Bear Kinship

Bear Spirit


"The Man Who Lives With Bears" - Responses

RE: The Man Who Lives With Bears, the story of Charlie Vandergraw

Response By Lynn Rogers

Brenden, thanks!

Thanks for sending the link above showing the whole TV program about Charlie Vandergaw. That was terrific. All real. No dubbed in sounds.

Although they kept saying the bears were unpredictable, the bears acted as one would expect. The tree slap and jaw-popping by the black bear Charlie was teasing near the end just showed the bear was frustrated and then scared. Very predictable. That all passed when Charlie behaved as expected again.

The program sends a realistic message about bears: that bears are powerful and competitive among themselves, but not nearly the ferocious animals toward people that most people think. The bears must have been very hungry to show as much aggression toward one another as was shown at the beginning of the program.

I suspect the bite to Charlie’s hand by Cookie the grizzly was because she was very hungry and Charlie was not behaving as expected. Not behaving as expected makes bears nervous, and when you make bears nervous right next to them, you can get bit.

I noticed Charlie has the sensitivity and experience to recognize bears’ moods. Many people have that sensitivity. I see that in many of the people who take the field courses here at the Wildlife Research Institute (

In response to people saying Charlie is an accident waiting to happen, if Charlie continues to behave as shown in the program, he may get bit or slapped occasionally but he won’t get killed or seriously injured, and he will continue to learn a lot about bear behavior. An especially interesting thing was the interactions between grizzlies and blacks.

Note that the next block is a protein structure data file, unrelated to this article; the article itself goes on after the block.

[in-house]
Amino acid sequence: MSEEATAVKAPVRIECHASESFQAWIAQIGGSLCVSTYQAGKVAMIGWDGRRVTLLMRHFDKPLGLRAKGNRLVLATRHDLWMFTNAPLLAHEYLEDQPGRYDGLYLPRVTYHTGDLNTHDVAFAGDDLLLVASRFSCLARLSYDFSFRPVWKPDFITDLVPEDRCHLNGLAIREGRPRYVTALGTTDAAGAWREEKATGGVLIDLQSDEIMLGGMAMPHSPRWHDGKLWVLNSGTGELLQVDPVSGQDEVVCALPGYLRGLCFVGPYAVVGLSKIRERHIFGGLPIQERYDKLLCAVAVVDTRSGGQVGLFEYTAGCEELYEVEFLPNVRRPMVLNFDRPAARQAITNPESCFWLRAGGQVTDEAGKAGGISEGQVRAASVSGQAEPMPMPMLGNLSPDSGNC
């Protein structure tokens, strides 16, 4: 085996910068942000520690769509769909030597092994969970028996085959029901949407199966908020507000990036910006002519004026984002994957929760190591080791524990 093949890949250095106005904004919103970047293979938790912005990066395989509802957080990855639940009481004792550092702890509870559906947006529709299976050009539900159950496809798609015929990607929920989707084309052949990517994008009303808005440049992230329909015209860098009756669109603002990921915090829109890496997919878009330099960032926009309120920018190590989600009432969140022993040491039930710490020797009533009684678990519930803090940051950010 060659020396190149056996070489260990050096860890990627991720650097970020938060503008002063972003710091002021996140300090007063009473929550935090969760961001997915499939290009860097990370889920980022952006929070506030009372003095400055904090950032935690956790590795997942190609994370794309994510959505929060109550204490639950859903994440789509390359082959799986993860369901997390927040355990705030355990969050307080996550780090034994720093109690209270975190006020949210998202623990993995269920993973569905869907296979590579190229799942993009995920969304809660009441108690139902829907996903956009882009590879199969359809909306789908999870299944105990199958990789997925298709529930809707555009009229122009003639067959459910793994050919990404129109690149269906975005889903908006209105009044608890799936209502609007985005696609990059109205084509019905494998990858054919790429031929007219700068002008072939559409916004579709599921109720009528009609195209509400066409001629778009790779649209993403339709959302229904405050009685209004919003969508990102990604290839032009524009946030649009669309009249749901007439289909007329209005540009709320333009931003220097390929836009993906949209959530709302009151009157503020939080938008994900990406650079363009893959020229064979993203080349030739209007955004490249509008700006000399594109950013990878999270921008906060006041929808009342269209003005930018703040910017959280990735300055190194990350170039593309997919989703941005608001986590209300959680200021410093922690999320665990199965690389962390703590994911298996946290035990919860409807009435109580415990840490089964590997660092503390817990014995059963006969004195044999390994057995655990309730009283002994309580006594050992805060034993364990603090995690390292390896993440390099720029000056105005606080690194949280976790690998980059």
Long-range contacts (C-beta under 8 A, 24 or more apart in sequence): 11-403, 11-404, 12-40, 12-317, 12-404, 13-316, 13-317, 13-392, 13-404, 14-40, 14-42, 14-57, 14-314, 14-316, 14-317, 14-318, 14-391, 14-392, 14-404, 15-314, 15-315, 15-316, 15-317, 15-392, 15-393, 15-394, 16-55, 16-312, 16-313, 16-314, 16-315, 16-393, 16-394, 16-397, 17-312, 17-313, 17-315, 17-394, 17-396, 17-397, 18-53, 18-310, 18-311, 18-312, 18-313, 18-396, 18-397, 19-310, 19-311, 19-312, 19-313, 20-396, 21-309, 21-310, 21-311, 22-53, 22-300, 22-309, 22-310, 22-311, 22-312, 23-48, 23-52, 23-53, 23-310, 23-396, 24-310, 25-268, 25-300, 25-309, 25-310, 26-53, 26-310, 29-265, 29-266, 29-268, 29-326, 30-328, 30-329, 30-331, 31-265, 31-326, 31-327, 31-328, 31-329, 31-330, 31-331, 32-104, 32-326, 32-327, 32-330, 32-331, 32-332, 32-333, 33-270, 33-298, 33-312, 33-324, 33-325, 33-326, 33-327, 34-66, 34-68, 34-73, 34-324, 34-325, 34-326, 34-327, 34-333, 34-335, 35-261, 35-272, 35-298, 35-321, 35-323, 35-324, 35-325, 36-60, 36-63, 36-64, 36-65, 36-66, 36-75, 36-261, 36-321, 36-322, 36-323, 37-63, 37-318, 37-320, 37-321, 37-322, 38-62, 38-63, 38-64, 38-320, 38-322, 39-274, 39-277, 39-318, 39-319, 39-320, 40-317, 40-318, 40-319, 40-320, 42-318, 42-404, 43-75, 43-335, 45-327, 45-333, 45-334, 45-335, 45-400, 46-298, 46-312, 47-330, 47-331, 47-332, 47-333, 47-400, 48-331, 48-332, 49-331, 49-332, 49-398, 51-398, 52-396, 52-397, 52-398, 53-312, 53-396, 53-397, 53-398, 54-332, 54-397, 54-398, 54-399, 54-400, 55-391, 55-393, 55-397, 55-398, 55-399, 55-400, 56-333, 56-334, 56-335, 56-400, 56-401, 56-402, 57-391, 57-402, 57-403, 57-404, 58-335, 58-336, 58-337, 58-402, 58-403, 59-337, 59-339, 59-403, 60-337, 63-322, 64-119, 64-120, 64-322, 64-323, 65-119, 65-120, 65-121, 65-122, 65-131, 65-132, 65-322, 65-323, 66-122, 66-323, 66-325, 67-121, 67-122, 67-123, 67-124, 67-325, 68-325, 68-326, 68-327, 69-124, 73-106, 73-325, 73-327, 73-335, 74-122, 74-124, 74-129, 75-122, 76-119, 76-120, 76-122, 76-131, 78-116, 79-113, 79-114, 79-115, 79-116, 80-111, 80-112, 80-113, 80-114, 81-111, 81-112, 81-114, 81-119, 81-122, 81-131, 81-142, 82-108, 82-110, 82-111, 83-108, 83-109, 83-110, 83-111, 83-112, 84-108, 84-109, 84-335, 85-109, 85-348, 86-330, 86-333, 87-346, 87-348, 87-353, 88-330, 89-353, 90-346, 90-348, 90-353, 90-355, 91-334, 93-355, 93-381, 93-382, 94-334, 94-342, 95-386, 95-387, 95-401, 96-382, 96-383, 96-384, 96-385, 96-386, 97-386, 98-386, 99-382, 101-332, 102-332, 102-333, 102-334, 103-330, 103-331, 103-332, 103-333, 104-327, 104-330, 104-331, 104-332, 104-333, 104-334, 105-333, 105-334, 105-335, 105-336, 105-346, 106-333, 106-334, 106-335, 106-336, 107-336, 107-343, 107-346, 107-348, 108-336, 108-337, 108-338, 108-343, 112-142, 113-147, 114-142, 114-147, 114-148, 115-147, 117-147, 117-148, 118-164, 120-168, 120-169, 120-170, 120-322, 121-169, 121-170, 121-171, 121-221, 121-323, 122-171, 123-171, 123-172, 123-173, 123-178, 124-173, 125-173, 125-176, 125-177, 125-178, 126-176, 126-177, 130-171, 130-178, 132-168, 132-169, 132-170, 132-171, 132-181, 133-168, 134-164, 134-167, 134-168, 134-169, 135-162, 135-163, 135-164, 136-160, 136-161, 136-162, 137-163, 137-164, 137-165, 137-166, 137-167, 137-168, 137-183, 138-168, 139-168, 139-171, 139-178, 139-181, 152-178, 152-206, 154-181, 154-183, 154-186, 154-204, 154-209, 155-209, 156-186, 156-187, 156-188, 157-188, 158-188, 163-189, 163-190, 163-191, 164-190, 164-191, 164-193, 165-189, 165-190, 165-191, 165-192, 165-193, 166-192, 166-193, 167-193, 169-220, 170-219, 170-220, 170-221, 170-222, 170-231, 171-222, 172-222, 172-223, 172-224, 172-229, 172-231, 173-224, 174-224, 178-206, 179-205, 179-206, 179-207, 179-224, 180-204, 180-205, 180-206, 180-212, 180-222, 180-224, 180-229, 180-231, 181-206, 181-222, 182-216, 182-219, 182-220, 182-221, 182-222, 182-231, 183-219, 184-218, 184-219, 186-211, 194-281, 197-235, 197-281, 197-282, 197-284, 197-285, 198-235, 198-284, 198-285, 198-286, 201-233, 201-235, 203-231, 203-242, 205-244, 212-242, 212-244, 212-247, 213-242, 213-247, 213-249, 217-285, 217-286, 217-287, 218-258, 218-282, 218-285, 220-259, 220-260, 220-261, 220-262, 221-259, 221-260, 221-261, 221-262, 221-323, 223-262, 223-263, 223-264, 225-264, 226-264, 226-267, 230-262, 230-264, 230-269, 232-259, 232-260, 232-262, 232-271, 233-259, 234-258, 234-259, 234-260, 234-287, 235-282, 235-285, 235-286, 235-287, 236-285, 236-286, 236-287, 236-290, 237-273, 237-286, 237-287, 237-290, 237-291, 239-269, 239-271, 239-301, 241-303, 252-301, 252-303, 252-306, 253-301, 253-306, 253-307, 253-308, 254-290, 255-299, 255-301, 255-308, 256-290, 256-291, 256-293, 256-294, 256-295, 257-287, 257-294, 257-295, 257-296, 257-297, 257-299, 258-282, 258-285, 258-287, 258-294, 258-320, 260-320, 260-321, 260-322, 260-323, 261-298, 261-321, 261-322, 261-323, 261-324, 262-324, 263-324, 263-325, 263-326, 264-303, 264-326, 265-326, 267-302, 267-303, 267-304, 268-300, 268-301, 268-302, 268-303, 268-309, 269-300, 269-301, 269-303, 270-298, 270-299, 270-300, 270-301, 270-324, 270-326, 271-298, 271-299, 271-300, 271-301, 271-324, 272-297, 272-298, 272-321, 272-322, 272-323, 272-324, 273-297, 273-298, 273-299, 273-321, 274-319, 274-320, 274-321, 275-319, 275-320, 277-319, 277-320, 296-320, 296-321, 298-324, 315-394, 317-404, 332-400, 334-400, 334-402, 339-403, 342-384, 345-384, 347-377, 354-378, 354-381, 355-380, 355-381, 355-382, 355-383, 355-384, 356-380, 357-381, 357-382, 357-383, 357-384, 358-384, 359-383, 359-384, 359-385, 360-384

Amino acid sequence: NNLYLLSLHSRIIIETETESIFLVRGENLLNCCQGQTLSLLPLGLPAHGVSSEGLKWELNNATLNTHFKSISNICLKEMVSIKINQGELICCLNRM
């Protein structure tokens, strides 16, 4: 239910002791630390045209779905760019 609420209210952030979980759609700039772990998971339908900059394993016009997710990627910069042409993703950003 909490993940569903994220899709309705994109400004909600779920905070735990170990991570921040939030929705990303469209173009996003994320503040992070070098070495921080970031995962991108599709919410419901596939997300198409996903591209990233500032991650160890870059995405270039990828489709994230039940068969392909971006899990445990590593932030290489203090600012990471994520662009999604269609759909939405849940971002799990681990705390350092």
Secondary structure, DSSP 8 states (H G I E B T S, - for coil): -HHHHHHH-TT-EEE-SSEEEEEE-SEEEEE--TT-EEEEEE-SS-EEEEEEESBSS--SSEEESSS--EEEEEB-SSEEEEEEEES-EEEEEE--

Charlie differs from Tim Treadwell in that Charlie is not a Samurai, as Tim described himself, chasing grizzlies out of camp (which got Tim killed), and he doesn’t seem to believe the bears love him. In my experience, many bears have trusted me but only one bear ever really liked me, and that one had spent a couple months in captivity bonding with people.

What we see walking with bears here is that the bears have their own agendas, full lives, with fulltime jobs avoiding danger and making a living, and they are not going to bond with a human.

What keeps us going here, just like Charlie, is the fascination of learning how bears live. What makes us feel privileged is being ignored. We spend hours walking with bears, videotaping and recording data, and we scarcely get a look from the bear that is right there, often within touching distance. The bears are busy checking so many things in their environment that they hardly take time to look at the inconsequential human with them.

They don’t regard us as friends or foes, not as competitors nor food-givers, we are just there, trusted, and what they show us about their daily lives is fantastic.

Lynn Rogers

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